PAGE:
NSF awards nearly $1 million for System to build cyberinfrastructure that will expand Maine’s access to new research, learning opportunities

400 Gbps waves

Orono, Maine — The National Science Foundation (NSF) awarded the University of Maine System (UMS) nearly $1 million to build new cyberinfrastructure that will expand the state’s access to scientific data, expertise and learning opportunities across New England and beyond.

The equipment funded by the $976,496 NSF award will create high-speed, 400 gigabit-per-second (Gbps) network connections between the System’s supercomputer cluster at its flagship institution, the University of Maine (UMaine), and two premier research and education facilities in New England: the Massachusetts Green High Performance Computing Center and the Northern Crossroads Gigabit Point of Presence, the region’s primary connector to Internet2.

“Digital connectivity is essential for the success of Maine’s schools and students in the 21st century – opening up a whole new world of resources and learning,” said U.S. Senators Susan Collins and Angus King of Maine. “The University of Maine System’s ‘You Can Get There from Here’ network will create important new connections to expand scientific collaboration throughout New England and increase education opportunities across our state. This is a perfect example of how modern technologies like broadband connections can bring more opportunities to rural, underserved areas, and bring our state into the future.”

Tapping into these facilities, both of which are dedicated to supporting research and education in New England, will increase the computing capacity of the System’s network infrastructure by more than tenfold. As a result, the new equipment will enhance the ability for Maine researchers, particularly those at small, under-resourced institutions, to share data and resources and collaborate with other experts worldwide. The connection to these hubs also will allow UMS to connect to additional research partners in northern New England in the future by offering intermediate add and drop support in Keene, New Hampshire, and Portland, Maine.

“Research and innovation rely on collaboration and networks, and at times that can be challenging in our rural and remote locations,” said UMS Vice Chancellor for Research and Innovation and UMaine President Joan Ferrini-Mundy. “I want to thank Senators Collins and King for their continued support of investment in science and technology. With this National Science Foundation award, the University of Maine System will connect its cutting-edge computational resources and world-class researchers to colleagues across the Northeast and nation, and students in our state’s PK–12 and postsecondary schools. Together, we can solve problems, and create new knowledge and opportunity for Maine and beyond. This project shows the terrific power and potential of our R1 flagship research university to help strengthen our entire university system, and build Maine’s capacity and global competitiveness.”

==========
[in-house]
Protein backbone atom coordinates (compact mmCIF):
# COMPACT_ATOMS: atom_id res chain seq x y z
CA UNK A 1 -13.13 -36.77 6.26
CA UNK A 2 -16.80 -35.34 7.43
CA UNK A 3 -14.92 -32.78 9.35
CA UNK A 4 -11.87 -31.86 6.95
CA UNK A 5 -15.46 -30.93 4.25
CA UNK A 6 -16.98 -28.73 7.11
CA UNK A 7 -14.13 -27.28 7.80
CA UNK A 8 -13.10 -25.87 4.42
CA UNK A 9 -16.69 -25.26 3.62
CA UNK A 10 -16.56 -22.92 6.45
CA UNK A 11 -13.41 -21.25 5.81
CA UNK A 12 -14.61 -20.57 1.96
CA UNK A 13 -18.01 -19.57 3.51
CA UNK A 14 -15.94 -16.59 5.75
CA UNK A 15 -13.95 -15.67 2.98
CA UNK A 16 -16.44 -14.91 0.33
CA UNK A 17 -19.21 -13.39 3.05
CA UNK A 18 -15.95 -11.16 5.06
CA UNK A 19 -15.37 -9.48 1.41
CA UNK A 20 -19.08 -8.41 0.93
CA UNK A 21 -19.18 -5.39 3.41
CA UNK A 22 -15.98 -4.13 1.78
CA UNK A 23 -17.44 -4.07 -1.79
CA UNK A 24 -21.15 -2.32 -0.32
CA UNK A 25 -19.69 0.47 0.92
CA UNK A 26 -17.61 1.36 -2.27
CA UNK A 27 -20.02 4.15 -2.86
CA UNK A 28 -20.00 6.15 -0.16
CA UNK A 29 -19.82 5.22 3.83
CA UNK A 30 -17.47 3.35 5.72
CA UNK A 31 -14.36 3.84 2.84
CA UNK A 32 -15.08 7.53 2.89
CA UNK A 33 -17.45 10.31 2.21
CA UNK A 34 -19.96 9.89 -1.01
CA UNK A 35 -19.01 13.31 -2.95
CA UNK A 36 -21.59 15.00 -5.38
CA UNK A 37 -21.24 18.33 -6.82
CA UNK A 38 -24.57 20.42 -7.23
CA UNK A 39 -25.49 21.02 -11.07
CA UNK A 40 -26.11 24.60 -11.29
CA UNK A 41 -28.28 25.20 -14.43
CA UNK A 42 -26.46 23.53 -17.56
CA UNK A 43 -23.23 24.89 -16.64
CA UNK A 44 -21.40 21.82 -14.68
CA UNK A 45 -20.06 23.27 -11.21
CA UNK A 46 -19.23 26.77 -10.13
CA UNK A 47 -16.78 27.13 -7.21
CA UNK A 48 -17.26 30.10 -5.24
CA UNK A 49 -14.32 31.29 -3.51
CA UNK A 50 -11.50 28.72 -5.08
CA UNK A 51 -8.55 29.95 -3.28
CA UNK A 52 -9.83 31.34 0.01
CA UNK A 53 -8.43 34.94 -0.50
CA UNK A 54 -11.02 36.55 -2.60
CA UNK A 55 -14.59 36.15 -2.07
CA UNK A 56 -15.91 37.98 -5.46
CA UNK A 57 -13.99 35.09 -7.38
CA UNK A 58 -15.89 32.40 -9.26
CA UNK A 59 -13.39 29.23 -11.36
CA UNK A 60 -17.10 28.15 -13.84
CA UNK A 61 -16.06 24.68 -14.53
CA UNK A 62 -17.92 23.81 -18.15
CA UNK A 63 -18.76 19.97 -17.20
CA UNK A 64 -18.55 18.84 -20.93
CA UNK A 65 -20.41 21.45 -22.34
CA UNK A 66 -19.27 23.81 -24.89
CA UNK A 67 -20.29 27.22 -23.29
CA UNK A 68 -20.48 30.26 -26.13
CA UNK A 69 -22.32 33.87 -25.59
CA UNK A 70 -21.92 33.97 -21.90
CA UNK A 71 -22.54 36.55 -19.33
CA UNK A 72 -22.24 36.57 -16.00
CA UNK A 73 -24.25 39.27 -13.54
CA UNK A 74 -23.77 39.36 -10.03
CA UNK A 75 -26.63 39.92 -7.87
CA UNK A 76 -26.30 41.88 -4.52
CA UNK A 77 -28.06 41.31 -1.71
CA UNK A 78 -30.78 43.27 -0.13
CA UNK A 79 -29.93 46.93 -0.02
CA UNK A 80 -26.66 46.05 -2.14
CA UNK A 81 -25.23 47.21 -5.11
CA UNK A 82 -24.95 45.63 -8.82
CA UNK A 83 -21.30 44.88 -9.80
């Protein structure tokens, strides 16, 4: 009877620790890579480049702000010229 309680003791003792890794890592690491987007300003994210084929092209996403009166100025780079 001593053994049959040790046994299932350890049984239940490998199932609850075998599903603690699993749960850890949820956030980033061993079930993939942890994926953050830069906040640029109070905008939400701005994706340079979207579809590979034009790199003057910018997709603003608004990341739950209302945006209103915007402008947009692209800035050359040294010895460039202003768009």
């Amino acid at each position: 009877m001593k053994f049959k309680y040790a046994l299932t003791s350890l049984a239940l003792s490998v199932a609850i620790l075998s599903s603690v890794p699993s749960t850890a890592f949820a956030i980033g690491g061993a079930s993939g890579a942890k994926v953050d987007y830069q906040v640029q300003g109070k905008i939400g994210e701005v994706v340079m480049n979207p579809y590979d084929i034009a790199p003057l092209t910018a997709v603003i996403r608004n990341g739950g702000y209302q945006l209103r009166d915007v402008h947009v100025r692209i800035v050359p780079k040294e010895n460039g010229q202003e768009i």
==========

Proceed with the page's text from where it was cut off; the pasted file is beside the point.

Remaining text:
Bruce Segee, Professor of Electrical and Computer Engineering at UMaine; will lead the project and collaborate with Jeff Letourneau, executive director of NetworkMaine, a unit of the UMS that provides internet and related-services to various stakeholders across the state; and Garret Peirce, the System’s network architect.

“Virtually all research in the 21st century utilizes computers and high speed networks. Maine has traditionally been at a tremendous disadvantage.” says Segee. “This grant will allow Maine researchers to meaningfully collaborate with the rest of the world, both by making resources outside Maine more accessible, and also by making data and resources in Maine more accessible to the rest of the world.”

Many schools throughout the state use high-speed internet from NetworkMaine, meaning they will benefit from the upgrades to UMS cyberinfrastructure. In particular, the NSF-funded equipment could broaden educational offerings for K–12 students by connecting them with world-class researchers willing to share their work and experiences.

“Maine’s K-12 schools and public libraries have been national leaders in digital learning for decades. This 10x increase in out-of-state capacity will allow us to continue to support their innovation as they bring learning opportunities to all of Maine’s population regardless of location or income,” says Letourneau.

UMS not only tries to improve Maine researchers’ access to resources through cyberinfrastructure upgrades, but also through collaborations with various organizations, including the Northeast Cyberteam, the Ecosystem for Research Networking, the Northeast Research and Education Network, the Open Storage Network and the Open Science Grid.